Because it can often be hard for teenagers and young adults to build up their credit, financial experts often advise them to "piggyback," which is defined as becoming an authorized user of someone else's credit card, such as a parent. But before doing this, families should exercise caution, according to the editors at CreditCards.com interviewed by the Kansas City Star.
For instance, if the account owner can't pay their bill, their poor credit score could adversely impact the new user of the account's credit.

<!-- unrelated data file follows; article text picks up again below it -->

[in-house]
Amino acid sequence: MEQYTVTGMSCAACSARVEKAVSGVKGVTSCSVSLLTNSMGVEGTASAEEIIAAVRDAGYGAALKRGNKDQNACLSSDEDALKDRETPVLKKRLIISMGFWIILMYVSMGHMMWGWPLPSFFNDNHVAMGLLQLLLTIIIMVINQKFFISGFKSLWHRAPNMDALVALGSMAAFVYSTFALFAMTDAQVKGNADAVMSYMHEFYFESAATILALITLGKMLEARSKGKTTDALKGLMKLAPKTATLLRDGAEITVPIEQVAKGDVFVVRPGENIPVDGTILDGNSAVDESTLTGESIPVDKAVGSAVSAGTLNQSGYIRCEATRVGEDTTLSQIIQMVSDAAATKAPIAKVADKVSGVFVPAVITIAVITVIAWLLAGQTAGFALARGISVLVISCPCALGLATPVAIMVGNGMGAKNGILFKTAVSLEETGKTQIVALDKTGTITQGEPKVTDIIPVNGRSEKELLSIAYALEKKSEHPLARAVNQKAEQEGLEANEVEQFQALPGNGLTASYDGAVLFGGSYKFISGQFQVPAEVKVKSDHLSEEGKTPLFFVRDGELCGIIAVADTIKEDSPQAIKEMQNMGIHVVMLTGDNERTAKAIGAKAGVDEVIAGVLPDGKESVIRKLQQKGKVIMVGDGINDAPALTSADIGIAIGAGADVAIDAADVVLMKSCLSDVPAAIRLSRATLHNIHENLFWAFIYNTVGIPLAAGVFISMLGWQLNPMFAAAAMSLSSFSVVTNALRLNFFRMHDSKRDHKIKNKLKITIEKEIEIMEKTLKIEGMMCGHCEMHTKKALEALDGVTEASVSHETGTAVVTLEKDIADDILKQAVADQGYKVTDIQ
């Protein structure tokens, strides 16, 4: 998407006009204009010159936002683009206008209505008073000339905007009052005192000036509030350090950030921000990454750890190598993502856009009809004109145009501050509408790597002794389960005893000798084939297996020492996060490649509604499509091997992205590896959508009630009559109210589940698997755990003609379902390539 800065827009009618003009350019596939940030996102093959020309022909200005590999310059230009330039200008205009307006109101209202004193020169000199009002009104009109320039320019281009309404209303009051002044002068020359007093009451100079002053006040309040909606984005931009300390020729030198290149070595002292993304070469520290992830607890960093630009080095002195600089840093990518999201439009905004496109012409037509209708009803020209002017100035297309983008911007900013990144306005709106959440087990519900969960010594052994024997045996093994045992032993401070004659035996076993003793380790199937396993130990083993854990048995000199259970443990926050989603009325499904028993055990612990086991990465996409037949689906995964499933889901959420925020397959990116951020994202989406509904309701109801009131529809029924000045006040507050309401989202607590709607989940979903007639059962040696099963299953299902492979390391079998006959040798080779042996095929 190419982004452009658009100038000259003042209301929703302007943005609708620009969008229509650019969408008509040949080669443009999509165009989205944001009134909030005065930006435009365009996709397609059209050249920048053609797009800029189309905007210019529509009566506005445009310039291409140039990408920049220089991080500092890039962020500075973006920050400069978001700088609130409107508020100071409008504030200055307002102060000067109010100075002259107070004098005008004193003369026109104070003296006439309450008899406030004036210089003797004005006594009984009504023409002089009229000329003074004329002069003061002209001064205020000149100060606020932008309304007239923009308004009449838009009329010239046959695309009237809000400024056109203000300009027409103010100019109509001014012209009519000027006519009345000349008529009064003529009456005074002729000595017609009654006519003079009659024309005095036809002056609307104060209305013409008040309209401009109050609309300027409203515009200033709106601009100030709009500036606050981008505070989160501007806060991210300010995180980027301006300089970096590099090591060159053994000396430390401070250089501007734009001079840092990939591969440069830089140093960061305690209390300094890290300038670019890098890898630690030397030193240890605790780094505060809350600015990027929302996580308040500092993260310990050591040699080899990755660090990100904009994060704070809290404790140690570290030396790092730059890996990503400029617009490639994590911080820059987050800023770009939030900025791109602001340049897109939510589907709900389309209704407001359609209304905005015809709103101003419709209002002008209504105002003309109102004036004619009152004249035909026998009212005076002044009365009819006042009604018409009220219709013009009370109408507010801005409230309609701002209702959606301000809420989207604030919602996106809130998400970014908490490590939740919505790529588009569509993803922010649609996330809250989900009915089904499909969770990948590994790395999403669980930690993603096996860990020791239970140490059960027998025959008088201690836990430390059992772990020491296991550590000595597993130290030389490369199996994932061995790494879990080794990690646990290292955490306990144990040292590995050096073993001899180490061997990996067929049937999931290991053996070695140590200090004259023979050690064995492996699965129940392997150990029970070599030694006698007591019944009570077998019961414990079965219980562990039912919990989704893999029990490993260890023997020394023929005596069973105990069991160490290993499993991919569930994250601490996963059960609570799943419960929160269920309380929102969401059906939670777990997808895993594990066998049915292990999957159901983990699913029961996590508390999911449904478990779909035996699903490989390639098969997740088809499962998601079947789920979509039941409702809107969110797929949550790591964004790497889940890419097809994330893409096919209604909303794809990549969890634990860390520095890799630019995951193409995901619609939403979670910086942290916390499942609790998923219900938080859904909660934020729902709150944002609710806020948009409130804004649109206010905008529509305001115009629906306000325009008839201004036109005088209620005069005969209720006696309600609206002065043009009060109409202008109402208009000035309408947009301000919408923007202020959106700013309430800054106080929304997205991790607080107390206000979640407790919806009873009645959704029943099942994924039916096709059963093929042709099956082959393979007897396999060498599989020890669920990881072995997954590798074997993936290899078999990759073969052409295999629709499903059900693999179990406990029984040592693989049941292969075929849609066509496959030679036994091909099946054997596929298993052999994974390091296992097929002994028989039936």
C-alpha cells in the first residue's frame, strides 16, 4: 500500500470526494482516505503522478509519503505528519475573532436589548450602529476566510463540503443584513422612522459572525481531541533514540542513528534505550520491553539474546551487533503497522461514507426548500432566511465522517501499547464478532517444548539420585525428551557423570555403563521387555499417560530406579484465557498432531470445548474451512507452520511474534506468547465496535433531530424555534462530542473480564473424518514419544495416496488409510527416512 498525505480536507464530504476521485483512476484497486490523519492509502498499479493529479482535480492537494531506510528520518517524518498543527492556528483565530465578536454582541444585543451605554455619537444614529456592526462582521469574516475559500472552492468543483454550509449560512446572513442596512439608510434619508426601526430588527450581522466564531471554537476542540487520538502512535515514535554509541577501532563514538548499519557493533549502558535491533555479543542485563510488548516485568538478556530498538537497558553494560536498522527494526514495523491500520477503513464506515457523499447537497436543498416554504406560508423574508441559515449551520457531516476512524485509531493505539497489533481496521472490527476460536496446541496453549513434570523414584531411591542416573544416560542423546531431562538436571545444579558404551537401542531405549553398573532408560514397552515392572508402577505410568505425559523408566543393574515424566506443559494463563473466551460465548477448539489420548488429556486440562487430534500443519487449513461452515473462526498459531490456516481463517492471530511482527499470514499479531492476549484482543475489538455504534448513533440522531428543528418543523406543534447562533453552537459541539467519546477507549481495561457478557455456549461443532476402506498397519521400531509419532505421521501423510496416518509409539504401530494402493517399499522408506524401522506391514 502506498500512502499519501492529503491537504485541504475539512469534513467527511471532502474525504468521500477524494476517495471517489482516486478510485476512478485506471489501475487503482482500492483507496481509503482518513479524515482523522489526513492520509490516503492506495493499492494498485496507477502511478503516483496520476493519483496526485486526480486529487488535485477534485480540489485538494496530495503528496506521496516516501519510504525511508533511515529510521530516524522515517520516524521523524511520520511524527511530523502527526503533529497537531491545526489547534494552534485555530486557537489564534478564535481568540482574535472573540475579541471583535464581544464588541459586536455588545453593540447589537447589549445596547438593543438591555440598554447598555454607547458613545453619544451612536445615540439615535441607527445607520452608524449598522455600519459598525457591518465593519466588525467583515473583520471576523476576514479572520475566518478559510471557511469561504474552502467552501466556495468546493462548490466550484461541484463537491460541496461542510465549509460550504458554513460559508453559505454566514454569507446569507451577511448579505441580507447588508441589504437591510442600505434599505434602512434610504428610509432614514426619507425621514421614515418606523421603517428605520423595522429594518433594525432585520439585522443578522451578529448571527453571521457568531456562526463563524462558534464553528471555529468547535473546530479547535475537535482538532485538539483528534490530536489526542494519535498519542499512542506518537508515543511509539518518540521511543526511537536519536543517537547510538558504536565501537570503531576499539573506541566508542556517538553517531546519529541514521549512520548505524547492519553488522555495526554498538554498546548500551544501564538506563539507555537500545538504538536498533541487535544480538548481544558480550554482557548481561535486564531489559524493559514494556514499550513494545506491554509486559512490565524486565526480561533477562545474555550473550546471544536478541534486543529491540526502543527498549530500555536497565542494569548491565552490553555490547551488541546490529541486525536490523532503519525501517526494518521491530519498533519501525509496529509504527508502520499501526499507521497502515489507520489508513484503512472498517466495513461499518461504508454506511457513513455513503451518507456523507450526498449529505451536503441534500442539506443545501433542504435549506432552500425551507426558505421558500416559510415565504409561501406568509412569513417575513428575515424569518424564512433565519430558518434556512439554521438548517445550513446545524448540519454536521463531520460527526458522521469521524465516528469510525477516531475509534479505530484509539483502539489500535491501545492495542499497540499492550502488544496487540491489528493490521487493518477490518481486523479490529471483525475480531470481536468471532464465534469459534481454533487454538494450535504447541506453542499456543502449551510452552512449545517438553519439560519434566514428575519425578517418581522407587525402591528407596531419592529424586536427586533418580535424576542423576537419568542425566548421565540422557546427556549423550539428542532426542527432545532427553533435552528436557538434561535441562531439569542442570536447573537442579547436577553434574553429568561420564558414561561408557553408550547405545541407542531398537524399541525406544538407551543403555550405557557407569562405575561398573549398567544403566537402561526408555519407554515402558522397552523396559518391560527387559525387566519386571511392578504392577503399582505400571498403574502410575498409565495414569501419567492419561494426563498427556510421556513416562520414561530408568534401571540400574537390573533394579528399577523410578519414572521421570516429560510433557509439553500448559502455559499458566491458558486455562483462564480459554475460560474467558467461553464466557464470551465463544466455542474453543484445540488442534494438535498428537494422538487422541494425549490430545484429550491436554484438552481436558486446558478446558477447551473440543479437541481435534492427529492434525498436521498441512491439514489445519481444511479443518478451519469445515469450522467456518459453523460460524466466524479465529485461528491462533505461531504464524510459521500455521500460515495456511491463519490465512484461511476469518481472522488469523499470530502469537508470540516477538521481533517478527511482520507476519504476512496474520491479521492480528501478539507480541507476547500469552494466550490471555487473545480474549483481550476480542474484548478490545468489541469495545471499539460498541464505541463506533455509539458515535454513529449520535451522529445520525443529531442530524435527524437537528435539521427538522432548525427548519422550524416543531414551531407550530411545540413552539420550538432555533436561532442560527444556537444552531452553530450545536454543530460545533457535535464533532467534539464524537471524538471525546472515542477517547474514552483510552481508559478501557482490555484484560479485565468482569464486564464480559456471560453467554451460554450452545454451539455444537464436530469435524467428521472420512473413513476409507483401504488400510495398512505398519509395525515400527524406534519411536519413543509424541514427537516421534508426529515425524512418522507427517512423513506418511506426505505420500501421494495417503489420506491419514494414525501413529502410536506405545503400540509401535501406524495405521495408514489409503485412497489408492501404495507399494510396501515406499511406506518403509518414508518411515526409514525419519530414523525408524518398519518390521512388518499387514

Something else that may hinder the piggybacking process, according to the website's editors, is that some creditors don't report newly authorized users to credit bureaus. Thus, parents should consult with their credit card company to make sure it recognizes this practice.
Piggybacking can also be a problem for the teens and young adults if creditors make inaccurate notations on their parents' credit report, as it may cause the new user to be saddled with a poor score. A credit repair lawyer may be able to apply the proper corrections, however, in such circumstances.